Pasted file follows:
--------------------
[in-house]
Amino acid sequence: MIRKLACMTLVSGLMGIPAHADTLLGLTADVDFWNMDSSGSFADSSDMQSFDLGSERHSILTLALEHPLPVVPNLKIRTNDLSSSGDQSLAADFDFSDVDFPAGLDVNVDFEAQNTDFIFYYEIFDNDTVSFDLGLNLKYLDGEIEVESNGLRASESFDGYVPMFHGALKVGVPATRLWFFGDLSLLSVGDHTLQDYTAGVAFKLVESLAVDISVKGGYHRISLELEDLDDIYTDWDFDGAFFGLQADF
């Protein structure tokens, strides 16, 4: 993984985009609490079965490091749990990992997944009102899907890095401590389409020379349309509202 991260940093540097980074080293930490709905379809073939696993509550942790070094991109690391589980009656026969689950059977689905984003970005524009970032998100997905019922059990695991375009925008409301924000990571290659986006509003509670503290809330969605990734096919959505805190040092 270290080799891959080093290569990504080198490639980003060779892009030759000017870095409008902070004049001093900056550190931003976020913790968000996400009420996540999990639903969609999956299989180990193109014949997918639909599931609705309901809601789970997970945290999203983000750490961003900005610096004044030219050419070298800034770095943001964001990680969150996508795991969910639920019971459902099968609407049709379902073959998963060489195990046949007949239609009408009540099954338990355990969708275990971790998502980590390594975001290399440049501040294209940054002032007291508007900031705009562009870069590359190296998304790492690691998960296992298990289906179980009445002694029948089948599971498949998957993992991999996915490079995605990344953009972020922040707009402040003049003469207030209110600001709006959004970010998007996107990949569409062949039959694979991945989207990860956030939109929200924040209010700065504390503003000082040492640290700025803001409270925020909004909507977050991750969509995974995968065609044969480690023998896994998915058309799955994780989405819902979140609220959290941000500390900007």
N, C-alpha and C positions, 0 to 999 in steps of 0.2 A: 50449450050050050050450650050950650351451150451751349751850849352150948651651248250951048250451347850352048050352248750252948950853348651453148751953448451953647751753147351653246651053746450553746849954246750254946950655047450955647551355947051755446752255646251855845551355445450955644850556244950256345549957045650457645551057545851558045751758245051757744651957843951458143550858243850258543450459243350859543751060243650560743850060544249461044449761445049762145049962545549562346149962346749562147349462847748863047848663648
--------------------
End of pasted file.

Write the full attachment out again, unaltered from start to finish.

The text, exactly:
[in-house]
Amino acid sequence: MIRKLACMTLVSGLMGIPAHADTLLGLTADVDFWNMDSSGSFADSSDMQSFDLGSERHSILTLALEHPLPVVPNLKIRTNDLSSSGDQSLAADFDFSDVDFPAGLDVNVDFEAQNTDFIFYYEIFDNDTVSFDLGLNLKYLDGEIEVESNGLRASESFDGYVPMFHGALKVGVPATRLWFFGDLSLLSVGDHTLQDYTAGVAFKLVESLAVDISVKGGYHRISLELEDLDDIYTDWDFDGAFFGLQADF
């Protein structure tokens, strides 16, 4: 993984985009609490079965490091749990990992997944009102899907890095401590389409020379349309509202 991260940093540097980074080293930490709905379809073939696993509550942790070094991109690391589980009656026969689950059977689905984003970005524009970032998100997905019922059990695991375009925008409301924000990571290659986006509003509670503290809330969605990734096919959505805190040092 270290080799891959080093290569990504080198490639980003060779892009030759000017870095409008902070004049001093900056550190931003976020913790968000996400009420996540999990639903969609999956299989180990193109014949997918639909599931609705309901809601789970997970945290999203983000750490961003900005610096004044030219050419070298800034770095943001964001990680969150996508795991969910639920019971459902099968609407049709379902073959998963060489195990046949007949239609009408009540099954338990355990969708275990971790998502980590390594975001290399440049501040294209940054002032007291508007900031705009562009870069590359190296998304790492690691998960296992298990289906179980009445002694029948089948599971498949998957993992991999996915490079995605990344953009972020922040707009402040003049003469207030209110600001709006959004970010998007996107990949569409062949039959694979991945989207990860956030939109929200924040209010700065504390503003000082040492640290700025803001409270925020909004909507977050991750969509995974995968065609044969480690023998896994998915058309799955994780989405819902979140609220959290941000500390900007």
N, C-alpha and C positions, 0 to 999 in steps of 0.2 A: 50449450050050050050450650050950650351451150451751349751850849352150948651651248250951048250451347850352048050352248750252948950853348651453148751953448451953647751753147351653246651053746450553746849954246750254946950655047450955647551355947051755446752255646251855845551355445450955644850556244950256345549957045650457645551057545851558045751758245051757744651957843951458143550858243850258543450459243350859543751060243650560743850060544249461044449761445049762145049962545549562346149962346749562147349462847748863047848663648